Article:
Publication date: 18/08/2021

ALQST has learned of attempts by the Saudi authorities to instigate the deaths of prominent activists Khaled al-Omair and Mohammed al-Qahtani, who are currently serving long prison terms in Saudi jails, as the authorities continue to ramp up their campaign of vengeance on prisoners of conscience and human rights defenders.

ALQST recently received information about an attempt to kill prisoner of conscience Khaled al-Omair, who was arrested for his peaceful activism and sentenced to seven years in prison, followed by a seven-year travel ban, on charges that included launching a hashtag saying “The People Want A New Constitution”. Reports reaching ALQST say an attempt was made to kill al-Omair by another prisoner whom he had never seen before, and has not seen again since the murder attempt, which took place on 30 July 2021 at 1:30pm local time. ALQST urgently calls for an investigation into the incident; given that the prison has surveillance cameras, the authorities responsible should be able to discover what happened.

Al-Omair’s health has been getting worse because of deliberate medical neglect: he is having increasing breathing difficulties, among other ailments.

ALQST previously learned about another prisoner, Zaheer Ali Shareeda, who died in May this year because of medical negligence after he contracted COVID-19. The circumstances surrounding Shareeda’s death remain unclear, and when the authorities unexpectedly telephoned his family and asked them to collect his body they gave no explanation. Shareeda, who was arrested for his activism on Twitter, had taken part in a hunger strike with other prisoners including Mohammed al-Qahtani and Essa al-Nukheifi, in protest over their harsh sentences. He had announced before his death that he intended to go on hunger strike again.

Rights activist and prisoner of conscience Mohammed al-Qahtani is another victim of deliberate medical neglect. He too had caught COVID-19 at the time of Shareeda’s death, but the prison administration did not alert him to this. Furthermore, al-Qahtani is still in a section reserved for mentally ill prisoners, despite having asked repeatedly to be transferred elsewhere. He has more than once gone on hunger strike in protest at his ill-treatment and the lack of a response to his demands.

On 9 August 2021 al-Qahtani began a hunger strike in protest at not being transferred out of the mental patients’ ward, and at being mistreated and denied books. He suspended his strike on 12 August, when the prison administration promised to look into his demands, but resumed it on 15 August after authorities failed to act on its promises or rectify his situation.

There was also a terrifying incident in which one of the mental patients in the wing where al-Qahtani is being held started a fire. The prison administration eventually managed to bring the fire under control and put it out, but it left conditions on the wing even worse. All of this clearly illustrates the extent of the deliberate neglect al-Qahtani is having to endure, and the authorities’ wilful negligence towards the inmates of the wing.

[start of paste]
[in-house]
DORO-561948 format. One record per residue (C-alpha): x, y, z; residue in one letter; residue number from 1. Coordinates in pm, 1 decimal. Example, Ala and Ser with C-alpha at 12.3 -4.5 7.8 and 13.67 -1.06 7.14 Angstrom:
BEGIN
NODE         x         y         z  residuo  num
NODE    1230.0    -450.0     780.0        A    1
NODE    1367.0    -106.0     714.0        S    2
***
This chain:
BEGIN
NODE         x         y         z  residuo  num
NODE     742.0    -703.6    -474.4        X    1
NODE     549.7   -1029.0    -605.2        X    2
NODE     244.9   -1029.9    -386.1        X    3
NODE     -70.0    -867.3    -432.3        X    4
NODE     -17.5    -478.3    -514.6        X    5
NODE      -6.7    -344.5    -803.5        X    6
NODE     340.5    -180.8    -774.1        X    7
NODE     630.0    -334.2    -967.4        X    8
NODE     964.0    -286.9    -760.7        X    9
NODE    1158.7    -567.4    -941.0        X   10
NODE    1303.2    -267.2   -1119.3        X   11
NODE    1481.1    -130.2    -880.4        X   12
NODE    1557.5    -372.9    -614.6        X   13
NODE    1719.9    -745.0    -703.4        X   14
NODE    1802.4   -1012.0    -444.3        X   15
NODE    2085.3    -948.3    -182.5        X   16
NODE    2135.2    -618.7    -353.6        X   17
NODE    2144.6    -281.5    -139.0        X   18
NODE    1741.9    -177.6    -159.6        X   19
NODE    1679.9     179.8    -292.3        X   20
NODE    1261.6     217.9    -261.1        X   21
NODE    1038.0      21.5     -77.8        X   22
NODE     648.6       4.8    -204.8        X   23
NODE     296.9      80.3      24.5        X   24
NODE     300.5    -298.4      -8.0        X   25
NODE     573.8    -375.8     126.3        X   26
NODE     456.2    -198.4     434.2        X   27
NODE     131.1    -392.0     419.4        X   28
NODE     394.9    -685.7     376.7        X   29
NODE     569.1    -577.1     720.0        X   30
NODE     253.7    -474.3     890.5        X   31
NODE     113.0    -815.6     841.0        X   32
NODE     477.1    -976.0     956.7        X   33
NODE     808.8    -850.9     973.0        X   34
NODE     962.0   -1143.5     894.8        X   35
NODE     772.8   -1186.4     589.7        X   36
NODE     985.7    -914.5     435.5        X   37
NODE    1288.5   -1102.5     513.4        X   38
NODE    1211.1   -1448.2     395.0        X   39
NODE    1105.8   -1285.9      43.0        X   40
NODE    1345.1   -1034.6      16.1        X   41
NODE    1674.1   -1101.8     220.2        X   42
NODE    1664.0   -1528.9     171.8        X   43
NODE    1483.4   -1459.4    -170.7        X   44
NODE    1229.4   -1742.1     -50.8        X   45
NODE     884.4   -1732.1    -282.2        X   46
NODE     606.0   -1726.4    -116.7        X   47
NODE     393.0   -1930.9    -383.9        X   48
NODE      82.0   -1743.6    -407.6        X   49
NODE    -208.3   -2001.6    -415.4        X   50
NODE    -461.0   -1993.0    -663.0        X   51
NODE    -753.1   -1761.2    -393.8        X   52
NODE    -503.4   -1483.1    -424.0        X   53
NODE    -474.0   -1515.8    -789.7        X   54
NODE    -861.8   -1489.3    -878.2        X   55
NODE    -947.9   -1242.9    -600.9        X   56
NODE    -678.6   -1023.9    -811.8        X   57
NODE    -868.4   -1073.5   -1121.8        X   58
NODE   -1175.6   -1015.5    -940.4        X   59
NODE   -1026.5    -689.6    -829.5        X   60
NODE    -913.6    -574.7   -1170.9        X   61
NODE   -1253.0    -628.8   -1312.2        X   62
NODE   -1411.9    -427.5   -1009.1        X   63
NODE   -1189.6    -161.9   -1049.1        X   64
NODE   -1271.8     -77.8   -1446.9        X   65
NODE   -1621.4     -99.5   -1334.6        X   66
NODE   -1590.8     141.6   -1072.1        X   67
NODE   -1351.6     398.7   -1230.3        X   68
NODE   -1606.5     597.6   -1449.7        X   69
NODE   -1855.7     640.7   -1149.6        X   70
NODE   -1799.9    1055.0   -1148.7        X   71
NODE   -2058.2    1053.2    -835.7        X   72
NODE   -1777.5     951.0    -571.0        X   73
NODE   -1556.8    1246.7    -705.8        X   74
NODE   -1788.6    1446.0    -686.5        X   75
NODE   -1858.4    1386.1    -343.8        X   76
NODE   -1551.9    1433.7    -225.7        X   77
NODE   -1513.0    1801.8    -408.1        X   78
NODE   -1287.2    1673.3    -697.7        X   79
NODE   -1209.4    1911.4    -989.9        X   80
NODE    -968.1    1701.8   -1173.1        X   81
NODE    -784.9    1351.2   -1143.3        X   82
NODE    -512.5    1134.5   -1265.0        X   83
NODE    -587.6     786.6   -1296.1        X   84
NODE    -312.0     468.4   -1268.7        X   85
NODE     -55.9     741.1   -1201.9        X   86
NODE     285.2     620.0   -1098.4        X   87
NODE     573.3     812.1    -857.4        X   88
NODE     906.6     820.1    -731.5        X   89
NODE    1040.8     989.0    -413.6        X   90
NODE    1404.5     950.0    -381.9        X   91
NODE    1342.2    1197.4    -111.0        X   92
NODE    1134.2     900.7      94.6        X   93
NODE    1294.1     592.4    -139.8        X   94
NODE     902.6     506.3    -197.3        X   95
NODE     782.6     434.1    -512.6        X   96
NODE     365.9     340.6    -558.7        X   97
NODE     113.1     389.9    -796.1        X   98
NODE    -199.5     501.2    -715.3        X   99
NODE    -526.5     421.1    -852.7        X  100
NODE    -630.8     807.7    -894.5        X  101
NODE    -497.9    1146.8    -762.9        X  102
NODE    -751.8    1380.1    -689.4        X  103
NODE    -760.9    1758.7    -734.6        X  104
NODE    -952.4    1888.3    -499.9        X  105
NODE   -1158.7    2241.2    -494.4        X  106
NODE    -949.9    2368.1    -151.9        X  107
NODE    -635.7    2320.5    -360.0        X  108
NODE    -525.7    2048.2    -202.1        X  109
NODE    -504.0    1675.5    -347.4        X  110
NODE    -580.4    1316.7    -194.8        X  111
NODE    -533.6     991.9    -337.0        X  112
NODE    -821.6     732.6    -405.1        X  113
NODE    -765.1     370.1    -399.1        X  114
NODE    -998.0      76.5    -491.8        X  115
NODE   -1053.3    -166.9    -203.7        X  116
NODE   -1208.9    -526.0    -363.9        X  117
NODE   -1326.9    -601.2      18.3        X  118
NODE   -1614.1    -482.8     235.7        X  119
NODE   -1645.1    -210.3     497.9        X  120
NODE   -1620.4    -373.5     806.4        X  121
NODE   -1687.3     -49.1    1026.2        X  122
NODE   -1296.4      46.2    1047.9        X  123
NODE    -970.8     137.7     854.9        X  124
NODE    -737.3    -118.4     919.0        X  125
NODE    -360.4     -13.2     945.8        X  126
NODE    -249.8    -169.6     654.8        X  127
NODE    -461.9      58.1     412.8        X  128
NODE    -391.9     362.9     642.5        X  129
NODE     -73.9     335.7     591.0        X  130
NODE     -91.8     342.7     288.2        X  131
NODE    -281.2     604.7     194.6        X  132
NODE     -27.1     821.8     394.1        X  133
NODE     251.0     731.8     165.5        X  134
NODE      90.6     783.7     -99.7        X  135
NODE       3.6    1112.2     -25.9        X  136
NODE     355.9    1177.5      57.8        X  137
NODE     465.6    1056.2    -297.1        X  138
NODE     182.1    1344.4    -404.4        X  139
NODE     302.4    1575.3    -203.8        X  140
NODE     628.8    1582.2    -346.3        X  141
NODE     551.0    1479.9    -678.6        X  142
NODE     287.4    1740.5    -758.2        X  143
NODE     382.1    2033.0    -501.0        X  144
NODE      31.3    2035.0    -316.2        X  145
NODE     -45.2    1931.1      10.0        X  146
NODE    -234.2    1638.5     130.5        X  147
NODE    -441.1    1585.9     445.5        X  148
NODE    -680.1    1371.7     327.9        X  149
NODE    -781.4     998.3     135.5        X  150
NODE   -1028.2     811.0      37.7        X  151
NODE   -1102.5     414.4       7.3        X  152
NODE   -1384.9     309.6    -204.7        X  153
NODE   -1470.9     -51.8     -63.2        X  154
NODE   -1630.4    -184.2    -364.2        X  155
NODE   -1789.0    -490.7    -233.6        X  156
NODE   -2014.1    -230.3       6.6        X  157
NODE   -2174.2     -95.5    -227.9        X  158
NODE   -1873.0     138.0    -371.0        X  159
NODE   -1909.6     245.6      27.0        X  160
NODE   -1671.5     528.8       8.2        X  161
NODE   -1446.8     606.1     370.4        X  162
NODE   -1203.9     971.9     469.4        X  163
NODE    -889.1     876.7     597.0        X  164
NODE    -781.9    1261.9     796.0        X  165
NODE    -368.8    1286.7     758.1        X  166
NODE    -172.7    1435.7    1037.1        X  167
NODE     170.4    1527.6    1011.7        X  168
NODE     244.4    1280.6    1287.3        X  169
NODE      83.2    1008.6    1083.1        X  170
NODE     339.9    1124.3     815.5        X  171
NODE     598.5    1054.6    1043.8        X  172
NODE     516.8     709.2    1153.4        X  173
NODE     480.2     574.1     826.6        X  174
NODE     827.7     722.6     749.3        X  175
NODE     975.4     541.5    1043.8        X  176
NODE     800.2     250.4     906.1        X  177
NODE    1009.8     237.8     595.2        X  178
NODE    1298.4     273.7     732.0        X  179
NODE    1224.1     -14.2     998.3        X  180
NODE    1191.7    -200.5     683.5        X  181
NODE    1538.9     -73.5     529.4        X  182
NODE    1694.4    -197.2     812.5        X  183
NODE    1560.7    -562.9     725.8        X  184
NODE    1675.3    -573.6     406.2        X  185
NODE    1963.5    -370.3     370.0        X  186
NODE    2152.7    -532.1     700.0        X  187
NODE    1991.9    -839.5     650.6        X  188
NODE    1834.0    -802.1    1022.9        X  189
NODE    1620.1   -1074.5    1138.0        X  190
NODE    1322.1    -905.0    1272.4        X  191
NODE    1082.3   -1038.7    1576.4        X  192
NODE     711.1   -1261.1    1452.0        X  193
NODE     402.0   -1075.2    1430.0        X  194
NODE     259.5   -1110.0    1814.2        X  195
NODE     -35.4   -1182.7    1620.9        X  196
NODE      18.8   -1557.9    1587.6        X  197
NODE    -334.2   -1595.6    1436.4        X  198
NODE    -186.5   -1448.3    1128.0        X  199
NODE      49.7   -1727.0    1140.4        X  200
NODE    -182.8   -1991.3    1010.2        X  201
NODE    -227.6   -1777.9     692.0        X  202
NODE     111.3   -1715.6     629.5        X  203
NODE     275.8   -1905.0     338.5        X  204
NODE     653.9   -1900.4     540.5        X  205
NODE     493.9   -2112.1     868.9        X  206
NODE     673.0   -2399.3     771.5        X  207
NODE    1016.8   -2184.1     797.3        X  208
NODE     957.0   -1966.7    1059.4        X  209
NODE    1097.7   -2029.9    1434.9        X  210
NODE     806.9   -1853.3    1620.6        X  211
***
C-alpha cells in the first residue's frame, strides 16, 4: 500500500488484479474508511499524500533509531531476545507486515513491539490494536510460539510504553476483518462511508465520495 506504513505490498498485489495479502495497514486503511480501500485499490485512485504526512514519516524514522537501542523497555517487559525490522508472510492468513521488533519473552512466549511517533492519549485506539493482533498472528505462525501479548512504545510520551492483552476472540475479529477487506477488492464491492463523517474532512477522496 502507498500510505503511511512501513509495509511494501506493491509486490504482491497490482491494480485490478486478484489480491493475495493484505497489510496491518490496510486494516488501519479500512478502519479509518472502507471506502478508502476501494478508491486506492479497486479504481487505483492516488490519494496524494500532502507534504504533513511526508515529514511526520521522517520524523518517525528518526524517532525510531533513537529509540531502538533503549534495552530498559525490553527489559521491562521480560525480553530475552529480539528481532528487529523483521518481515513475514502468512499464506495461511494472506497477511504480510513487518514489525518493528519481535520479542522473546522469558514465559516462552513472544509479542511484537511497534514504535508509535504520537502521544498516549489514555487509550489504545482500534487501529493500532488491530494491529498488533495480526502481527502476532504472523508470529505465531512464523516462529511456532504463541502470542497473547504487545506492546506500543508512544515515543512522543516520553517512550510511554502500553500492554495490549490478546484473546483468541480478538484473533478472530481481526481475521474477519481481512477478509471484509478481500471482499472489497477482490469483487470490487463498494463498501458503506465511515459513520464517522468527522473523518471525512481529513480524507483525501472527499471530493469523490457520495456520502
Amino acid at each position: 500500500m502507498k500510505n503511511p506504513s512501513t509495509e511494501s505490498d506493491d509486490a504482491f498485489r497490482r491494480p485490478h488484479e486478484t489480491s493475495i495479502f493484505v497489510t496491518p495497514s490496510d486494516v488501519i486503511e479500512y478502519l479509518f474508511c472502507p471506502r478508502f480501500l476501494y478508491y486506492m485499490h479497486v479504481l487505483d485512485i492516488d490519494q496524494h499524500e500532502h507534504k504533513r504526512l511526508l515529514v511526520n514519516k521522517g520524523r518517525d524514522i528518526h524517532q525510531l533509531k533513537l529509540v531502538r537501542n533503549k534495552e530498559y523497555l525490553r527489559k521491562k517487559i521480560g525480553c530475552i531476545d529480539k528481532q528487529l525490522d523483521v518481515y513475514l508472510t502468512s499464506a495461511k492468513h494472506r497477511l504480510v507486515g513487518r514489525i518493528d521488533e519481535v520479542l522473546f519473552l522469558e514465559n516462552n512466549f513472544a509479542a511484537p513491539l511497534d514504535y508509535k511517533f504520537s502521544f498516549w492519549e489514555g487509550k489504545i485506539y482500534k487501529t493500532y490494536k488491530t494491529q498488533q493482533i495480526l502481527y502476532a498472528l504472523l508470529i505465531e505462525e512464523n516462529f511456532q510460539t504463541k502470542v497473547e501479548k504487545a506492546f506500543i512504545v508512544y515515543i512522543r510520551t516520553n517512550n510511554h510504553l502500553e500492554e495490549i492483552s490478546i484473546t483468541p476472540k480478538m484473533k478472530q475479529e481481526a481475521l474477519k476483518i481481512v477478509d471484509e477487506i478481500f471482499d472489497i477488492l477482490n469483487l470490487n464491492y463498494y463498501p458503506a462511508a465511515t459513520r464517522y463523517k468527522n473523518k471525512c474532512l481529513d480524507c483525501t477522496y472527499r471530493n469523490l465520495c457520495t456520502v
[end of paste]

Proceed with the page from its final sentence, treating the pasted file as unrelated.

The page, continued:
Still fresh in people’s minds is the deliberate medical neglect that led to the death in April 2020 of iconic human rights defender Abdullah al-Hamid, a founding member of the Saudi Civil and Political Rights Association (ACPRA), when the authorities ignored the urgent need for him to undergo surgery as a result of mounting health problems, and threatened to cut all contact with his family if he told them about his state of health. The case led to fear that the authorities might intend to do the same with other activists.

ALQST’s Acting Director Nabhan Al-Hanshi commented: “The way the Saudi authorities treat human rights activists in prison shows that they are bent on vengeance, and fills us with concern for their safety and well-being. We fear further cases of wilful medical negligence, and of the authorities making conditions for these prisoners increasingly difficult, to the point of endangering their lives. The Saudi authorities must undertake immediate and thorough investigations into the attempt on Khaled al-Omair’s life and the unexplained circumstances of Zaheer Shareeda’s death, and make every effort to preserve all prisoners’ health.”

ALQST calls on the Saudi authorities to allow independent international observers access to detention facilities in order to assess prison conditions and ensure the safety and welfare of prisoners; to ensure that all places of detention are subject to regular monitoring by an independent institution; and to ensure independent inquiries into all deaths in detention.

Share Article
Nourah al-Qahtani: Yet another lengthy jail sentence, for tweeting
Among the unprecedented slew of lengthy sentences recently handed down in the Saudi courts, on 9 August 2022 the Specialised Criminal Court of Appeal sentenced Nourah Saeed al-Qahtani to 45 years in jail.
Extreme jail terms in Saudi Arabia signal new phase of repression and new low for human rights
ALQST has been gravely concerned to see several lengthy prison sentences – of between 32 and 50 years – handed down recently to activists.
Video of security officers attacking women in Saudi orphanage highlights state misogyny
ALQST has been deeply concerned to see the video footage circulating showing Saudi security and police officers assaulting young women in the Social Education Home (orphanage) in Khamis Mushait.